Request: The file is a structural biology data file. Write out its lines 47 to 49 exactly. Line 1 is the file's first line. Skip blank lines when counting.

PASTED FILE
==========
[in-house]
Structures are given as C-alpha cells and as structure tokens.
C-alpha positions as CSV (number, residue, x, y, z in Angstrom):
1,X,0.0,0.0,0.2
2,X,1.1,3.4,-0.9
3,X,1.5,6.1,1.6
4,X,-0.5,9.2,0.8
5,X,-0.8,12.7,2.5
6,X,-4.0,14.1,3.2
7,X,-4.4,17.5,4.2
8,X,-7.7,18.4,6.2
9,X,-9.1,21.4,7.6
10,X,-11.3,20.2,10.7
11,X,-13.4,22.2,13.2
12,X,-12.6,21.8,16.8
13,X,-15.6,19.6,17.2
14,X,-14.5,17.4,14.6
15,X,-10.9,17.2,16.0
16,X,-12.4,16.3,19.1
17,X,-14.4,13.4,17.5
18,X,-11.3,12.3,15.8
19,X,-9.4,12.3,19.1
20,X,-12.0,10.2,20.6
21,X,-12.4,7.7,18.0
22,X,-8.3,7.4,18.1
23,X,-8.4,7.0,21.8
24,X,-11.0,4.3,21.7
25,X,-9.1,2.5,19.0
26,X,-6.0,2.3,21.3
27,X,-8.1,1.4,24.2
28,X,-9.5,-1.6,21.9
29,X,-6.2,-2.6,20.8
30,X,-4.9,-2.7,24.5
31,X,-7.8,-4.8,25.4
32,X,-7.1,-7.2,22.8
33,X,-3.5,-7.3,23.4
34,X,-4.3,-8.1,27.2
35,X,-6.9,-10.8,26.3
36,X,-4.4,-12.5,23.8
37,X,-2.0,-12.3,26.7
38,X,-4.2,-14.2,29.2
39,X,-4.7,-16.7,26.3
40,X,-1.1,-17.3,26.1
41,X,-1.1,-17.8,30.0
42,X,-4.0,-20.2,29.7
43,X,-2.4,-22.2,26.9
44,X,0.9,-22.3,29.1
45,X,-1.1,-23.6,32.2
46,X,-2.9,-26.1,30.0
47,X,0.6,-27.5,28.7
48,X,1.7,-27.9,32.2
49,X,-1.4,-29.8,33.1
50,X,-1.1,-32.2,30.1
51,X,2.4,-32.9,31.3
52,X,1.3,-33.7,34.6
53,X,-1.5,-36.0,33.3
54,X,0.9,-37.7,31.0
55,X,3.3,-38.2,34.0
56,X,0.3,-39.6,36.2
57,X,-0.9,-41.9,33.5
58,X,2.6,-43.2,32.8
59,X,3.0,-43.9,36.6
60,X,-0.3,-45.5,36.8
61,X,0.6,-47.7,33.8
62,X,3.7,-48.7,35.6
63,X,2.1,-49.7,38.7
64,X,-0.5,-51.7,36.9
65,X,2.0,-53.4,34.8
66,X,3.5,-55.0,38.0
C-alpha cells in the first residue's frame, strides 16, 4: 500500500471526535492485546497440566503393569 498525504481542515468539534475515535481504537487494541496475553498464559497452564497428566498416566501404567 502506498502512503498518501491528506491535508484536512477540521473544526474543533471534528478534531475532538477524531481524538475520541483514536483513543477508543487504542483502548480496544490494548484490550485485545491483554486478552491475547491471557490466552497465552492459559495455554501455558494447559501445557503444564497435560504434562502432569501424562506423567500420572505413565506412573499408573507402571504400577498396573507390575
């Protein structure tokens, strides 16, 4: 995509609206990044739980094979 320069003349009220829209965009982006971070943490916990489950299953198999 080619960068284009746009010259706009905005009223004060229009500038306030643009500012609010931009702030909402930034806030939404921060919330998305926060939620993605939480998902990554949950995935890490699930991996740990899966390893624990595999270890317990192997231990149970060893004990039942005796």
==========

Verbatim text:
44,X,0.9,-22.3,29.1
45,X,-1.1,-23.6,32.2
46,X,-2.9,-26.1,30.0